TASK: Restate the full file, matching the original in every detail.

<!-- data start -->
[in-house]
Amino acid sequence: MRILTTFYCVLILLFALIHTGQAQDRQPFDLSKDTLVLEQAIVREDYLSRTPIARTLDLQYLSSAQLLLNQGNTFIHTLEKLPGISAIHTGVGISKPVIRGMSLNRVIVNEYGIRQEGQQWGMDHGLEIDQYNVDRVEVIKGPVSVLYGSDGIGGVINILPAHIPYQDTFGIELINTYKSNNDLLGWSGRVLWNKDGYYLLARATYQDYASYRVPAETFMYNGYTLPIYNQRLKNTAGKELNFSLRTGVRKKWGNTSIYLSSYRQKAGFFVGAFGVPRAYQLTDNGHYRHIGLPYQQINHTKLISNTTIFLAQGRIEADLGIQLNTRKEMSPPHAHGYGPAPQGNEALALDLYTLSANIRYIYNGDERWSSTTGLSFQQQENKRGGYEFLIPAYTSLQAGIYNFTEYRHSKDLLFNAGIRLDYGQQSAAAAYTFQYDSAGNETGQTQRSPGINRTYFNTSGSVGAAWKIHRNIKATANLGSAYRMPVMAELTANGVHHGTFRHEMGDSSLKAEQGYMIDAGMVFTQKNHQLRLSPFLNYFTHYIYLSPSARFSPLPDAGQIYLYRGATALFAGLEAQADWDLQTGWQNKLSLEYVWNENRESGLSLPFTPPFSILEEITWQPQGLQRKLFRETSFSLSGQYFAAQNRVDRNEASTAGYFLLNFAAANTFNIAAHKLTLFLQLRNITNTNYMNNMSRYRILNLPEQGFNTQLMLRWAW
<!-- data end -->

[in-house]
Amino acid sequence: MRILTTFYCVLILLFALIHTGQAQDRQPFDLSKDTLVLEQAIVREDYLSRTPIARTLDLQYLSSAQLLLNQGNTFIHTLEKLPGISAIHTGVGISKPVIRGMSLNRVIVNEYGIRQEGQQWGMDHGLEIDQYNVDRVEVIKGPVSVLYGSDGIGGVINILPAHIPYQDTFGIELINTYKSNNDLLGWSGRVLWNKDGYYLLARATYQDYASYRVPAETFMYNGYTLPIYNQRLKNTAGKELNFSLRTGVRKKWGNTSIYLSSYRQKAGFFVGAFGVPRAYQLTDNGHYRHIGLPYQQINHTKLISNTTIFLAQGRIEADLGIQLNTRKEMSPPHAHGYGPAPQGNEALALDLYTLSANIRYIYNGDERWSSTTGLSFQQQENKRGGYEFLIPAYTSLQAGIYNFTEYRHSKDLLFNAGIRLDYGQQSAAAAYTFQYDSAGNETGQTQRSPGINRTYFNTSGSVGAAWKIHRNIKATANLGSAYRMPVMAELTANGVHHGTFRHEMGDSSLKAEQGYMIDAGMVFTQKNHQLRLSPFLNYFTHYIYLSPSARFSPLPDAGQIYLYRGATALFAGLEAQADWDLQTGWQNKLSLEYVWNENRESGLSLPFTPPFSILEEITWQPQGLQRKLFRETSFSLSGQYFAAQNRVDRNEASTAGYFLLNFAAANTFNIAAHKLTLFLQLRNITNTNYMNNMSRYRILNLPEQGFNTQLMLRWAW